Overall, our study shows similar trends to those noted in the literature outlined above, namely that children may be an effective proband for identifying parents and families at risk. However, there are some novel features and findings of the current study. First, our study was performed within an established universal screening program performed in a school-based setting with a large number of subjects. Second, our study assessed a self-reported history of established hypertension, dyslipidemia, and diabetes in family members, showing increased odds of manifest cardiometabolic disease in family members of children with cardiometabolic risk factors. Third, this study showed that children who screened positive for dyslipidemia had increased odds of having parents or siblings with dyslipidemia, hypertension, and diabetes. Identifying a raised risk profile of established cardiometabolic disease in parents and siblings of dyslipidemic children that is this broad is a significant finding. In addition, these results indicate that universal pediatric lipid screening may also identify family members with previously undiagnosed cardiometabolic disease, thus making it a potentially effective entry into reverse cascade screening. Further studies are needed to confirm this.

Recent guidelines [11] have recommended universal lipid screening of all pre-pubertal children between the ages of 9–11, with the aim of early identification of both dyslipidemia of obesity and genetic disorders of dyslipidemia, such as familial hypercholesterolemia (FH). This recommendation has been met with controversy and debate [2830], with some concerns raised as to whether the available evidence justified the recommendation. The present study has shown a potential added benefit of universal lipid screening that may not have been considered previously: universal school-based lipid screening, when coupled with family history assessment, may identify risk factors clustering within families. Heterozygous FH is relatively common, with a prevalence of at least 1:500 in North America. If left untreated, approximately 25 % of females and 50 % of males will experience a CVD event by the age of 50 [31]. Lipid screening in children can potentially identify previously undetected FH, possibly creating the conditions for an effective and efficient public health initiative. As children typically have parents in an age cohort that typically does not partake in regular health-care visits, identifying children at risk may allow for early identification and intervention for both the child and the parents.

There are a number of limitations that should be considered when interpreting the results of this study. Given the cross-sectional design, only associations, but not causality, can be inferred. As data were collected within a universal screening program, family history data was obtained from questionnaires rather than direct detection of cardiovascular risk factors through measurement of family members. This does not allow for the detection of previously undiagnosed cardiometabolic risk factors or disease in family members. Given that previous studies have shown a large proportion of identified disease in family members to be previously undiagnosed [23, 24], the results of our study may be interpreted as conservative estimates of the true increased risk in family members. However, given that the family history information was obtained from a questionnaire, its accuracy cannot be ensured. In future studies it will be important to perform direct measurements on family members in order to detect previously undiagnosed cardiometabolic risk factors and disease. This will allow a stronger evaluation of the utility of universal pediatric screening as a reverse cascade-screening tool in the detection of cardiometabolic risk factors and disease in family members. Further, the ages of the parents, siblings, and grandparents were unfortunately not available. Ethnicity and pubertal staging data were unavailable. Morrison et al. had previously shown that pubertal status was not a significant explanatory variable for parental outcomes [20]. Finally, the Heart Niagara Inc. screening program currently screens grade 9 students. This is not in keeping with the current expert panel guidelines [11], which suggest the first screening in the pre-pubertal grade 5 population. Future school-based screening studies are needed in this younger population to help further validate the guidelines.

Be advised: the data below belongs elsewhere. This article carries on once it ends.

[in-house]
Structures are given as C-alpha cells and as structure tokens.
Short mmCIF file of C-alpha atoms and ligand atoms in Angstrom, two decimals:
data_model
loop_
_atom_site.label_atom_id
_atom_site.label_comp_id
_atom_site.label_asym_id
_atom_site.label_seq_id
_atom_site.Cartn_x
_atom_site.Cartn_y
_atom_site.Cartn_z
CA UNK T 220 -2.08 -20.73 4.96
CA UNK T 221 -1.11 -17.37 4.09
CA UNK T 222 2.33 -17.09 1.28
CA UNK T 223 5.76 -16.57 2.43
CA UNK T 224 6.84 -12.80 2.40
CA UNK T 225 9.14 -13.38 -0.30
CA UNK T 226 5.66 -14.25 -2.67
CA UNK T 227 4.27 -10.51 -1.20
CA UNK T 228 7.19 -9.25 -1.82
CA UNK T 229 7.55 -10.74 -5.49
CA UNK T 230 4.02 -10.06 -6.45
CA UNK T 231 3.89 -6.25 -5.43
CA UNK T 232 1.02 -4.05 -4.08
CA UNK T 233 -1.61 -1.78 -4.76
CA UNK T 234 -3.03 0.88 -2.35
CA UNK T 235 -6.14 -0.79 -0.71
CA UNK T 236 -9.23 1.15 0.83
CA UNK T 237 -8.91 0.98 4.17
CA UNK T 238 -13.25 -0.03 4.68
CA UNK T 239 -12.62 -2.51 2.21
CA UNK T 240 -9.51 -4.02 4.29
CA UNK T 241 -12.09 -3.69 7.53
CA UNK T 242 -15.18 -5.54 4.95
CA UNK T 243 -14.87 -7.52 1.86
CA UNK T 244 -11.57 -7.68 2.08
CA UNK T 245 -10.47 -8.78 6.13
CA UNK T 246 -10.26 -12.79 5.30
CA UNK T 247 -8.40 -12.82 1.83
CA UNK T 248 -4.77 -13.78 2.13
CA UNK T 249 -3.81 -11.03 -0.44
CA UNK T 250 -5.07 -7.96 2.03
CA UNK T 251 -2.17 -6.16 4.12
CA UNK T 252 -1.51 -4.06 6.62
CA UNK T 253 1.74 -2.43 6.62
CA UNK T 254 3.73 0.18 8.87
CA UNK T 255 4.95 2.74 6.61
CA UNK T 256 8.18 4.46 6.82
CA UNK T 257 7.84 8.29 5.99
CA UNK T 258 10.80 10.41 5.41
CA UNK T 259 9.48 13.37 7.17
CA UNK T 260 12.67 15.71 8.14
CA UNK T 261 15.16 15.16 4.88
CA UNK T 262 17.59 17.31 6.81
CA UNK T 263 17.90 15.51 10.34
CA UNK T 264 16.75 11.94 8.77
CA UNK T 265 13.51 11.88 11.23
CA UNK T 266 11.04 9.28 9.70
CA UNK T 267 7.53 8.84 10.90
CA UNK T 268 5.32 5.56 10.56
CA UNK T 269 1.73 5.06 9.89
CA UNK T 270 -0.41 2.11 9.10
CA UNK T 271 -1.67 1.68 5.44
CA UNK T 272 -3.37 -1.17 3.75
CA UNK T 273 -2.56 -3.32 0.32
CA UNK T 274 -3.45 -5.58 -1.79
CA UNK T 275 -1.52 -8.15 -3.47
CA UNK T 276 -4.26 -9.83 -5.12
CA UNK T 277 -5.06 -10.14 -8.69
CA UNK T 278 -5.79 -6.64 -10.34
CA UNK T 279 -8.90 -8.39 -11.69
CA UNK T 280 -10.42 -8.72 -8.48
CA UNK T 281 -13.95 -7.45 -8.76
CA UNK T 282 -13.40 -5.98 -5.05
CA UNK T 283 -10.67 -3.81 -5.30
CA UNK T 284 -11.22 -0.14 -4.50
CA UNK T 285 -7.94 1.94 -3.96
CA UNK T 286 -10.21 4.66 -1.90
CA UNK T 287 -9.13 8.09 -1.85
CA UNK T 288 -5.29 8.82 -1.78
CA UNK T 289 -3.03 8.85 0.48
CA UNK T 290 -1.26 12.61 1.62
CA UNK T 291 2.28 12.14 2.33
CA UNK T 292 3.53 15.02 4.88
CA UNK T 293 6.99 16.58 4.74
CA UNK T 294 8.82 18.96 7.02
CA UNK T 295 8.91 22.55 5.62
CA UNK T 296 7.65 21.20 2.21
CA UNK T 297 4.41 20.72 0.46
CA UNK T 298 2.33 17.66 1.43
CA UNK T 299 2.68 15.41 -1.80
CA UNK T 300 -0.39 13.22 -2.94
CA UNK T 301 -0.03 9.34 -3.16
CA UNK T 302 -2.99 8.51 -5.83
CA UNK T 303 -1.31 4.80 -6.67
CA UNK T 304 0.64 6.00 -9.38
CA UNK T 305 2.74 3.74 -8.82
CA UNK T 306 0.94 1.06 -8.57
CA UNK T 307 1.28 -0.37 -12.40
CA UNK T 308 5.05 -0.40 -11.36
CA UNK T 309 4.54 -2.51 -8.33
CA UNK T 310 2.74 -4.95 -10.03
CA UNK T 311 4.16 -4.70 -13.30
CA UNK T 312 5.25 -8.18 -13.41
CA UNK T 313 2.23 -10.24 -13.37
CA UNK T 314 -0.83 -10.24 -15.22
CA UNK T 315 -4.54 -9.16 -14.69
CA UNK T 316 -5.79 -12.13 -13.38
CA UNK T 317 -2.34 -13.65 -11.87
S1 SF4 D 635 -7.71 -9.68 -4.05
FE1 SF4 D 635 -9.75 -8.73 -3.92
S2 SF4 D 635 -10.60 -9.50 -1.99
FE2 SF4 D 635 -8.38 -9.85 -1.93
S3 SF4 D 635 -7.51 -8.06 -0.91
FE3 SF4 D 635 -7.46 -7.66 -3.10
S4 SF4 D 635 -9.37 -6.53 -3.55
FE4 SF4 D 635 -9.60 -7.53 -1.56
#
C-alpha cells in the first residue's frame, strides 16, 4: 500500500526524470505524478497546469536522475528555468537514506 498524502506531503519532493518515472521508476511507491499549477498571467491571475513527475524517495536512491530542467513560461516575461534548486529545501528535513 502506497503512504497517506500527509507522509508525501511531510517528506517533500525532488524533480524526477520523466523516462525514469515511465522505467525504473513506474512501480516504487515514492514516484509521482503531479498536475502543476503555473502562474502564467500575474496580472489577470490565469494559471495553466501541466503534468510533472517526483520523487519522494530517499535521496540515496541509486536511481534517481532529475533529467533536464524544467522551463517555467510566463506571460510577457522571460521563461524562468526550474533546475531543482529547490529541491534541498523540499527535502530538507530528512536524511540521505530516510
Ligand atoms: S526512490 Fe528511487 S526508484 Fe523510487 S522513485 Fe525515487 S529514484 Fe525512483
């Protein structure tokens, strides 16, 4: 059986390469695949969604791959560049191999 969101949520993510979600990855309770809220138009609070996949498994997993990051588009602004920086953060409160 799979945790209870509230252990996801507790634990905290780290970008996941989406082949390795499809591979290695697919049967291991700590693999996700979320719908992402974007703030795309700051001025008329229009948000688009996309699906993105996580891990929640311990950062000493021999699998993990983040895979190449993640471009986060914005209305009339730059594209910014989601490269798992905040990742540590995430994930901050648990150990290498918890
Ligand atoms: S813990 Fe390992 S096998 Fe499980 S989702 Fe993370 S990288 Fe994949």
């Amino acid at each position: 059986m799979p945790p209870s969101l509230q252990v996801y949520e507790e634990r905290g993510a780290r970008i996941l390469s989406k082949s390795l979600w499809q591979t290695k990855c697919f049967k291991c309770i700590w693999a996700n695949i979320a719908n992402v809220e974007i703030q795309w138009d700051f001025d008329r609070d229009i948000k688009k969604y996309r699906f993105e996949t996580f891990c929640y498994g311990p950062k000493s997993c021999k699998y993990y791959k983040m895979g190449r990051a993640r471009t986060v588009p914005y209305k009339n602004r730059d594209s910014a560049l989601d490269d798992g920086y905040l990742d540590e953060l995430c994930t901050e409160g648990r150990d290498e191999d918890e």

Conclusions

Adolescents who have cardiometabolic risk factors, identified through universal screening, have increased odds of having family members with diagnosed cardiometabolic risk factors and disease. This indicates that school-based cardiometabolic screening, along with family history assessment, may identify risk factor clustering within families. Future studies are needed to assess the effectiveness of screening pre-pubertal children to help validate recent expert panel guidelines. In addition, further studies are required to establish school-based cardiometabolic screening as an effective reverse cascade-screening tool to detect previously undiagnosed cardiometabolic disease in family members.

Abbreviations

BMI: 

body mass index

CVD: 

cardiovascular disease

HDL-C: 

high-density lipoprotein cholesterol

LDL-C: 

low-density lipoprotein cholesterol

non-HDL-C: 

non-high-density lipoprotein cholesterol

OR: 

odds ratio

RR: 

relative risk

TC: 

total cholesterol

WHtR: 

waist-to-height ratio

Declarations

Acknowledgements

This work was supported by the CIBC World Markets Children’s Miracle Foundation Chair in Child Health Research and the Canadian Institute of Health Research Team Grant in Childhood Obesity.

Open AccessThis article is distributed under the terms of the Creative Commons Attribution 4.0 International License (http://creativecommons.org/licenses/by/4.0/), which permits unrestricted use, distribution, and reproduction in any medium, provided you give appropriate credit to the original author(s) and the source, provide a link to the Creative Commons license, and indicate if changes were made. The Creative Commons Public Domain Dedication waiver (http://creativecommons.org/publicdomain/zero/1.0/) applies to the data made available in this article, unless otherwise stated.

Authors’ Affiliations

(1)
Labatt Family Heart Centre, Department of Pediatrics, The Hospital for Sick Children, University of Toronto, 555 University Avenue, Toronto, ON, M5G 1X8, Canada
(2)
Heart Niagara Inc., Niagara Falls, ON, Canada